I was never one of those children who was steered in the direction of learning a musical instrument, probably because neither of my parents ever exhibited any musical ability. Which is being truthful rather than unkind. Plus we weren’t middle class enough to have a piano. Music wasn’t one of my favourite lessons at school, seeming mainly to consist of playing scales on a glockenspiel. Then one day a change of music teacher ushered in a new regime and the music practice rooms acquired little Yamaha mini-key electronic keyboards, with the result that I got interested in playing music as well as listening to it. I used to relish my time on those keyboards, messing around with the different preset sounds you could get out of the primitive FM synthesizer. For three years afterwards I asked for increasingly sophisticated Yamaha PortaSound keyboards every Christmas. I taught myself to play after a fashion from those “learn to play the keyboard books” that came with an audio cassette featuring some earnest-sounding man cranking out standards such as “Sloop John B” on his Bontempi organ in the front room. When Father Christmas brought me a Yamaha PSS-480, I finally had access to a primitive sequencer and a programmable two-operator FM synthesizer—effectively a third of a DX7, synth nerds!—and after a while I took the next logical step and started to write my own songs. Fast forward a few years and I’d amassed quite the collection of my own material, which existed as atrocious quality home cassette recordings, scribbled down chords and lyrics and even hand-written sheet music if I thought one of my songs was particularly worthy of preservation. When I entered the world of work and saved up some money, I bought the then-new Yamaha W7 synthesizer workstation and some expensive Sennheiser headphones rather than going down the more obvious and practical route of learning to drive and buying a cheap second-hand car—no wonder I didn’t get the girls! The day the W7 arrived was amazing—I couldn’t believe I now had a professional quality studio-in-a-box in my bedroom. I used to spend hours on the thing, laboriously programming in the songs I’d written and saving the results using the built-in 3½ inch disk drive (more on that later). Incidentally, the decision to use headphones with the W7 wasn’t born out of consideration for the neighbours; it was simply because I couldn’t afford an amplifier and monitor speakers. Unfortunately, the early model Yamaha W7s shipped with an unreliable disk drive and to cut a long story short, the drive became increasingly unreliable which meant that I couldn’t load or save my creative endeavours, rendering the W7 effectively useless. Finally, to top it all off the headphones stopped working as well. I was devastated, but was also getting increasingly distracted away from making music by the lure of the PC and the world of computer programming. I still have my W7 in storage i.e. taking up room at my mother’s house. One day I will get around to sending it off somewhere to be repaired, no doubt at great personal expense. I didn’t really do anything with music for the next few years until I bought my first Mac, discovered GarageBand and noodled around creating the odd track here and there. In iPad Too I raved about GarageBand for the iPad and now one month later, it’s the app I’ve spent the most time using, contradicting the notion that you can’t be creative with an iPad. I wrote a new instrumental track that I named Rapture for no other reason than because I started work on it on the 21st of May, which is when some people predicted the world would end. I started the track by “strumming” the Smart Guitar and quickly came across a chord sequence I liked, then I laid down a rhythm track using the Smart Drums. [...]

iPad Too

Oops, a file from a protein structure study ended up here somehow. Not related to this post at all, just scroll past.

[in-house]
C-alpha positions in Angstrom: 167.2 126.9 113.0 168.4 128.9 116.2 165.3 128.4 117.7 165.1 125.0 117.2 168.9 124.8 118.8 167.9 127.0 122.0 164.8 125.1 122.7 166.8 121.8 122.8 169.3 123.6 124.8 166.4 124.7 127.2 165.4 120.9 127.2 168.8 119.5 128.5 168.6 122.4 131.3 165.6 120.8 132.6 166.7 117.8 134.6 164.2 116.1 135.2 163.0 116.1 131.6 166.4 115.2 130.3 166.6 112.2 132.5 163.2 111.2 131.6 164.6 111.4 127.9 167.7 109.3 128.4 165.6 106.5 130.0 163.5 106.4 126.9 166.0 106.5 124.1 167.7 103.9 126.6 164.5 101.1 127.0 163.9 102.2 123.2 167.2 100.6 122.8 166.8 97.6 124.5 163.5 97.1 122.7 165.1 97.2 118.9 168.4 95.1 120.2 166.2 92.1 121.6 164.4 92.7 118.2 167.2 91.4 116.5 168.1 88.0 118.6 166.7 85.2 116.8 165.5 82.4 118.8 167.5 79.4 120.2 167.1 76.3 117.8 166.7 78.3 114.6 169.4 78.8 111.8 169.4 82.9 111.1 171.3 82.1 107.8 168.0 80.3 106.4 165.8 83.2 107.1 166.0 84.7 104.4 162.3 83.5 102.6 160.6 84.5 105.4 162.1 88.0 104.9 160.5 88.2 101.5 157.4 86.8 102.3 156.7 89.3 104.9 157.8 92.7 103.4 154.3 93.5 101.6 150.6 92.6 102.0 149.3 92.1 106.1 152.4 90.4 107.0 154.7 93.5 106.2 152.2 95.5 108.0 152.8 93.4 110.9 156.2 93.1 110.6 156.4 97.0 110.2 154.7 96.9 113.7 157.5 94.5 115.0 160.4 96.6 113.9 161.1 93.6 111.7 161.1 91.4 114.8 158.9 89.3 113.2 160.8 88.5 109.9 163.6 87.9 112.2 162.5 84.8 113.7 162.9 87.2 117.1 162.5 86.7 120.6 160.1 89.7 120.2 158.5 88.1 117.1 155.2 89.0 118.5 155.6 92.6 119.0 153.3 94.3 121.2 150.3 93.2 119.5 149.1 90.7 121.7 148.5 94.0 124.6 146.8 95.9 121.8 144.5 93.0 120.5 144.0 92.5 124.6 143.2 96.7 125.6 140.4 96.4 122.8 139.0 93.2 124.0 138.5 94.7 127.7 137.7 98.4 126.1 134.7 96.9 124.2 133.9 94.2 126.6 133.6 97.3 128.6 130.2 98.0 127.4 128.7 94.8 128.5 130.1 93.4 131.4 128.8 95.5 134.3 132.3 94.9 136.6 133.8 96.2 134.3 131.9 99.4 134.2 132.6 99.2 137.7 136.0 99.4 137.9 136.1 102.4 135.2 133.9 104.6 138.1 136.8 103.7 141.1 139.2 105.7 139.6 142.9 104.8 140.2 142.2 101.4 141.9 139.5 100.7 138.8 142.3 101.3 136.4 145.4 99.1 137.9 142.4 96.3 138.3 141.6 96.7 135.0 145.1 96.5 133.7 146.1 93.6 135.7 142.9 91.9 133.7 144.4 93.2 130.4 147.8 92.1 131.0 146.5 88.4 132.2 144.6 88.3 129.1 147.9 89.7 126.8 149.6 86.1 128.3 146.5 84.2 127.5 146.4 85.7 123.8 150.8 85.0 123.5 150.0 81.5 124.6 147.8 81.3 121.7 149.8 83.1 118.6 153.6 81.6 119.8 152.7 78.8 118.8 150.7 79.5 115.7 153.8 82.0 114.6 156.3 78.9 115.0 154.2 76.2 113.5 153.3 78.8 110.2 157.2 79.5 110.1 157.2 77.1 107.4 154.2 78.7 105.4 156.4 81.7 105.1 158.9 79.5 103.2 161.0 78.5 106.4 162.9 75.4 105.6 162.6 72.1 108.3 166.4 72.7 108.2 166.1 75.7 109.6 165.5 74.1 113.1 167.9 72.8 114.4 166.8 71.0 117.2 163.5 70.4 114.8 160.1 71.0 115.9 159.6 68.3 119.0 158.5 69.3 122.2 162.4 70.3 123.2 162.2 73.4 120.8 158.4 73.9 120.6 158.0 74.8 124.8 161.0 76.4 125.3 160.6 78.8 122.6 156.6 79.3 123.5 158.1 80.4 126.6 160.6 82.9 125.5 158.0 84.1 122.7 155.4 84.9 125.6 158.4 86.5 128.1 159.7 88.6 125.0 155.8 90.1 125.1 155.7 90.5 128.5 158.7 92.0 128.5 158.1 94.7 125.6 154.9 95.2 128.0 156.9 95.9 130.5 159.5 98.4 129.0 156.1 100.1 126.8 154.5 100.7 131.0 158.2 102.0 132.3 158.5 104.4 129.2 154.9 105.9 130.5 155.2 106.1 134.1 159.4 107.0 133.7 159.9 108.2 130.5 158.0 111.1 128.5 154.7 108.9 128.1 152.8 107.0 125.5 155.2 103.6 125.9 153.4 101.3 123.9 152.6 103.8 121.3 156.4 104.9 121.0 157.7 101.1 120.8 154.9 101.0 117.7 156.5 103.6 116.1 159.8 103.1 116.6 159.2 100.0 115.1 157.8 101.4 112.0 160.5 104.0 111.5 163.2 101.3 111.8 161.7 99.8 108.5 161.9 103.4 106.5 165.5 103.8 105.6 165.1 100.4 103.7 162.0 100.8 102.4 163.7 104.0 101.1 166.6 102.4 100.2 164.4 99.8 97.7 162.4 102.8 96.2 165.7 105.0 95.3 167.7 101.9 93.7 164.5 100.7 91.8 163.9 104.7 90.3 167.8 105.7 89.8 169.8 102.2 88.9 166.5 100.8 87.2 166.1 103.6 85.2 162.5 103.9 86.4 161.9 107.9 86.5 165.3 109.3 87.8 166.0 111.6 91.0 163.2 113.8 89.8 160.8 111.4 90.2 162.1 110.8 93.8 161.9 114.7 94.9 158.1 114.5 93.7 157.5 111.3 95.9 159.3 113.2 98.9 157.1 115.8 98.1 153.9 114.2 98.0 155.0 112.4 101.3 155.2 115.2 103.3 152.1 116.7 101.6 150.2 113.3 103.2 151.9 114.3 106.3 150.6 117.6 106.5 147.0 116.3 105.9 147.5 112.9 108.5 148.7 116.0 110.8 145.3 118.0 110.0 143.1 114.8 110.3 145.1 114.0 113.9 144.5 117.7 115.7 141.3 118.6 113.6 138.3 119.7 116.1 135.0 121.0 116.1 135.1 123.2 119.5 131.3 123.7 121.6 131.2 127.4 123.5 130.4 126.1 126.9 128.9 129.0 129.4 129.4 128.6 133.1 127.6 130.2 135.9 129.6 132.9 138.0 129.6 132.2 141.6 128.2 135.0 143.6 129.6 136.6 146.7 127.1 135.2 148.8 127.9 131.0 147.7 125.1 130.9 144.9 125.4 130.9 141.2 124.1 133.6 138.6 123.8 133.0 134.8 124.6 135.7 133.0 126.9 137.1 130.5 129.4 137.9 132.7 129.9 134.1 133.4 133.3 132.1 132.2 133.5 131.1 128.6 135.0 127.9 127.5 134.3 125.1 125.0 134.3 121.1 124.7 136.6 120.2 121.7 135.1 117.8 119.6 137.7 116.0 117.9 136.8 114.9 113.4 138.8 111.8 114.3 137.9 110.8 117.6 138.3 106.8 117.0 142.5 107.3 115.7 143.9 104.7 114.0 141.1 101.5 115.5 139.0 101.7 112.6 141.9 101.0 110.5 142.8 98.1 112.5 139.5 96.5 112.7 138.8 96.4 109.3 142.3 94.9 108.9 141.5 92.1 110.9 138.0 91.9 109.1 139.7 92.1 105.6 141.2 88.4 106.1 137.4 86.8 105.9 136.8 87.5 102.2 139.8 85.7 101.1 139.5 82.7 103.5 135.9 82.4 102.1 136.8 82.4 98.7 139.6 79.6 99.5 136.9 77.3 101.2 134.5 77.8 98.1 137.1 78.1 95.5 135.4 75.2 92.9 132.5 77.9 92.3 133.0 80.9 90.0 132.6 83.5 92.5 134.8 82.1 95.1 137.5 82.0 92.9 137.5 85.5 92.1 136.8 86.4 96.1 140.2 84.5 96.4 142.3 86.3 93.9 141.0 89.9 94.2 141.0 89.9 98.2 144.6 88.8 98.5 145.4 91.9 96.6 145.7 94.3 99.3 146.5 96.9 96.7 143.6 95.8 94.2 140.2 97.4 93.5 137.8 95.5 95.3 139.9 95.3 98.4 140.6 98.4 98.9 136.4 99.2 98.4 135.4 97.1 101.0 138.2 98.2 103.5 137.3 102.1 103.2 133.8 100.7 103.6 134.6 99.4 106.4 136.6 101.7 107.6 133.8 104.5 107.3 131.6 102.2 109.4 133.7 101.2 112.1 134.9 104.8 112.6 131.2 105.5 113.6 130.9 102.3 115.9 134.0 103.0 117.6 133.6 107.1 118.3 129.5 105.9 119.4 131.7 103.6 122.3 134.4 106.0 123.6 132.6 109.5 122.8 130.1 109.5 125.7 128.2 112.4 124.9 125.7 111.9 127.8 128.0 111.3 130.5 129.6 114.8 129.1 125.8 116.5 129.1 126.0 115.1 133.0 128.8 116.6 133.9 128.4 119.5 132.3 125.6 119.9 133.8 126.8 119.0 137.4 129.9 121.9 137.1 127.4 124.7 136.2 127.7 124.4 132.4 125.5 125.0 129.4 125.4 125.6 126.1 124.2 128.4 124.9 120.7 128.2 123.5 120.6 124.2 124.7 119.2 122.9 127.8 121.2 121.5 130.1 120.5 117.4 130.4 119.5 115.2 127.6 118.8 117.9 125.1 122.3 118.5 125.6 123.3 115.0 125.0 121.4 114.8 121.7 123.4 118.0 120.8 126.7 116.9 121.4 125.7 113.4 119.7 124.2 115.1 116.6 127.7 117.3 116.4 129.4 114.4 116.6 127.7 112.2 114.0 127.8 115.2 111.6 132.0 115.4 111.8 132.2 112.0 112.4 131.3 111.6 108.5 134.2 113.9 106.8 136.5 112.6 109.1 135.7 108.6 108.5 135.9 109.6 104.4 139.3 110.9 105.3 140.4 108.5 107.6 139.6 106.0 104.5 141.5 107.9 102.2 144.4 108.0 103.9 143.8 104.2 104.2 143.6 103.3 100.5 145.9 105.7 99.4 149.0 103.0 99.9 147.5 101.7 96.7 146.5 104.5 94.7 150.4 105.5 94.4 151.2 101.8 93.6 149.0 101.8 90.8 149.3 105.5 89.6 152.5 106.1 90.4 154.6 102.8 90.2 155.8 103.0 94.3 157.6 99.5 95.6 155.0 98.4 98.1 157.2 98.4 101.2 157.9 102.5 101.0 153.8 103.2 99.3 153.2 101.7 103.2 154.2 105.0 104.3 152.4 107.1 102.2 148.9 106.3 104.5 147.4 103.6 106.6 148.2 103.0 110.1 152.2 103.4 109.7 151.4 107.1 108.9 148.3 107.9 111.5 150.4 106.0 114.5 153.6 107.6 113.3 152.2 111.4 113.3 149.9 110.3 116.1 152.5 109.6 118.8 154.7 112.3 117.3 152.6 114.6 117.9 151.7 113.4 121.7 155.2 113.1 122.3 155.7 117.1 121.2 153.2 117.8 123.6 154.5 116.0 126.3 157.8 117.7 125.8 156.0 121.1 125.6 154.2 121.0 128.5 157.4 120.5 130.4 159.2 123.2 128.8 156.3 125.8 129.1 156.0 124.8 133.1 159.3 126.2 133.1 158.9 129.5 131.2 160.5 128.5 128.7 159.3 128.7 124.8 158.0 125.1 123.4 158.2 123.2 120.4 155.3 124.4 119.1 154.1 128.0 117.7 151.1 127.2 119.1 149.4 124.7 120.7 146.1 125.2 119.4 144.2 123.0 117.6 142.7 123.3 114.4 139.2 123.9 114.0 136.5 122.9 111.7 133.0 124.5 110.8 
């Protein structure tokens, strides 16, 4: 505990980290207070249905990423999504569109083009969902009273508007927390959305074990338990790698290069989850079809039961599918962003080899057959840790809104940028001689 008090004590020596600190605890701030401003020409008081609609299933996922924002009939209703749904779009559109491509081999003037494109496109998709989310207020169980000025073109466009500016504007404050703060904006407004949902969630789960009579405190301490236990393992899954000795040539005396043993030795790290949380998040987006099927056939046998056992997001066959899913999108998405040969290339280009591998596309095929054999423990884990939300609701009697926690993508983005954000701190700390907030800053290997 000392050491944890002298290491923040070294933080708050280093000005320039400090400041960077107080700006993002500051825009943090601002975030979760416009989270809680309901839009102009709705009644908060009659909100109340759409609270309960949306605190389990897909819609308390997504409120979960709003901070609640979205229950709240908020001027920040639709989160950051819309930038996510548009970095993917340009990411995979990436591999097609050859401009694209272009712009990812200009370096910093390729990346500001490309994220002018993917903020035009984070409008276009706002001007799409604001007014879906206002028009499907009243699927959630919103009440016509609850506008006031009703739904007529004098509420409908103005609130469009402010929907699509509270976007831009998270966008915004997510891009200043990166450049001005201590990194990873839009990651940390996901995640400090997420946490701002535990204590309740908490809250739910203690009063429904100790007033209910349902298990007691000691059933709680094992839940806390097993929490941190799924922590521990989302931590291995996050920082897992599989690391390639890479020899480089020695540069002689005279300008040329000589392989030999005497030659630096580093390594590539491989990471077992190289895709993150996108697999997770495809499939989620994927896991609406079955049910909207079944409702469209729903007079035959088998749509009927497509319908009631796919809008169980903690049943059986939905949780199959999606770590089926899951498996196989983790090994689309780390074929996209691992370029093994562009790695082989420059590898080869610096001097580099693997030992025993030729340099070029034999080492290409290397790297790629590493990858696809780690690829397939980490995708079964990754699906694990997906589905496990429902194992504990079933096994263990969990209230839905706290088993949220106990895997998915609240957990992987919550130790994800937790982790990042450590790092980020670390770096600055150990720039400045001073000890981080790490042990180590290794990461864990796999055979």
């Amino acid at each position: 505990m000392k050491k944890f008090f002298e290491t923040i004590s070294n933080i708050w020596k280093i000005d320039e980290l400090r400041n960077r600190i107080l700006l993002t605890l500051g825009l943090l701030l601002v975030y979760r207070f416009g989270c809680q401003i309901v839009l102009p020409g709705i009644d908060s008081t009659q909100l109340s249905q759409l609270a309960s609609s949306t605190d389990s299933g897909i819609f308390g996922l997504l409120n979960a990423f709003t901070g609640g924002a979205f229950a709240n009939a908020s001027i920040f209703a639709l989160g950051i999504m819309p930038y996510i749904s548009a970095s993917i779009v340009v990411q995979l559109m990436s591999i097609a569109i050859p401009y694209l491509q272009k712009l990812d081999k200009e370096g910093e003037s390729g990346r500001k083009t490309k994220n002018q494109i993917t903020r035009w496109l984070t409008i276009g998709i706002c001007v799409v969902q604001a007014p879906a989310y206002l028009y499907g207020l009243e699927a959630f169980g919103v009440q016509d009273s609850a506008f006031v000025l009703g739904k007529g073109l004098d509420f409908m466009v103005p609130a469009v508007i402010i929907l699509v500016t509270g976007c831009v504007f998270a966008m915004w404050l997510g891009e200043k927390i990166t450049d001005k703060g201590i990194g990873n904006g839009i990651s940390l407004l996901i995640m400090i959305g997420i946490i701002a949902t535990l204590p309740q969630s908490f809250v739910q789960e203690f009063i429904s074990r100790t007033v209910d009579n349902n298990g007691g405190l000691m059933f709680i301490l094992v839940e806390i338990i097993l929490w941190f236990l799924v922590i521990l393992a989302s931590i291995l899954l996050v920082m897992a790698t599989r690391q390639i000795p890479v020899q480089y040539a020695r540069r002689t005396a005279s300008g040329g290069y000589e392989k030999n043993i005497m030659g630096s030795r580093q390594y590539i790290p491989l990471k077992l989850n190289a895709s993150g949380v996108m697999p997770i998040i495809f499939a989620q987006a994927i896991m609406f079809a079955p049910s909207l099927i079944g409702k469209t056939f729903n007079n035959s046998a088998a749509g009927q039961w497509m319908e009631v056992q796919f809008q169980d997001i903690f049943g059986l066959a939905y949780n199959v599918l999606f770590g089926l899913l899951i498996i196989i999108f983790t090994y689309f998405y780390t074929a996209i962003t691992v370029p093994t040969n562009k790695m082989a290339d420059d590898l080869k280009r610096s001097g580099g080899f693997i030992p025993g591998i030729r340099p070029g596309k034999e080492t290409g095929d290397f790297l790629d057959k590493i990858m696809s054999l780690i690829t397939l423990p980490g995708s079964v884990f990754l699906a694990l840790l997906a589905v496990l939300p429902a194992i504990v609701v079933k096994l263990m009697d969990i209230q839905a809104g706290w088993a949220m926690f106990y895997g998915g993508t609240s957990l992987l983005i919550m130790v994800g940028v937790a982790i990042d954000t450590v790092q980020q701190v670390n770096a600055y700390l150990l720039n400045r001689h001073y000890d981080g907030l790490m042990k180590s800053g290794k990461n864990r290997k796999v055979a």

When Apple announced the original iPad back in January last year I must admit that I was underwhelmed. Watching the keynote presentation afterwards a lot of people present in the room seemed to feel the same way, so subdued was the audience reaction. I’m not quite sure what we were expecting from the long rumoured and awaited Apple tablet, but it was surely more than the outsize iPod touch that Apple had apparently delivered. Had the iPad launched in 2007 before the iPhone then it would have been a different story and I’m sure that the iPad would have received the same rapturous welcome that its smaller cellular brother received when first revealed—although I think the iPhone is all the more impressive for having the smaller form factor. It’s been said that the two devices came to market out of sequence and that the iPad was actually designed and developed first. Whether that’s true or not we don’t really know, but it certainly seems plausible. Perhaps the biggest difficulty I had with the iPad was that I couldn’t quite see what it was for, in spite of Steve Jobs’s speech during the keynote saying that Apple had wrestled with, and solved, the core issue of their tablet’s raison d'être. There was a lot of emphasis placed on how people would “get it” when they actually held an iPad in their hands and used it. We were told that the whole was greater than the sum of its parts and that once we’d got to “hold the Web in our hands” the iPad as a proposition would make sense. This was marketing hype of course, but fast forward a few months to my first play with an iPad in an Apple store and I could see that there was actually some substance behind the hype. I was already familiar with the joy of using Apple’s multi-touch interface from my iPod touch and the iPhone that later replaced it, but somehow the larger display added an extra dimension to the experience. There was something intangible but pleasurable about holding and interacting with a live Web page at near A4 size in your hand. It felt as if the whole touch experience had been designed for this screen size all along. It’s very hard to describe, which is perhaps Apple’s biggest challenge when it comes to pitching the iPad. Not too much of a challenge though, because the iPad has been a smash hit with consumers, surprising many so-called industry experts who wrote it off as a mere toy or luxurious frippery. I didn’t buy a first generation iPad. Instead I vowed to wait three years for the third generation model, just as I had delayed my purchase of an iPhone until the 3GS came out in 2009. Having had the chance to try one, I knew that there was undoubtedly something special about it though and I found myself increasingly wanting one as I spent more time playing with it during idle moments in various stores. So I was even more interested than usual in what Apple had lined up for the launch of its successor last month. It came as no surprise that the iPad 2 was thinner, lighter and faster, but it was the software on display that really shone, particularly GarageBand. I spent quite a while evaluating whether I should buy an iPad 2, and in all honesty I think my head said no but my heart said yes. My heart won out, I’d reached that tipping point and decided that I was going to buy one; waiting another year be damned! Purchasing Pains With the difficult decision of whether or not to having been made, it was time to move to the pleasurable and easy stage of actually buying the thing. At least that’s what I thought! Getting hold of an iPad 2 at the moment is not easy. These things are like gold dust. I quickly decided to go for the black 64 GB Wi-Fi model and ordered it online directly from Apple during the morning of the 26th of March—a day after it went on sale in the UK In hindsight I should have ordered[...]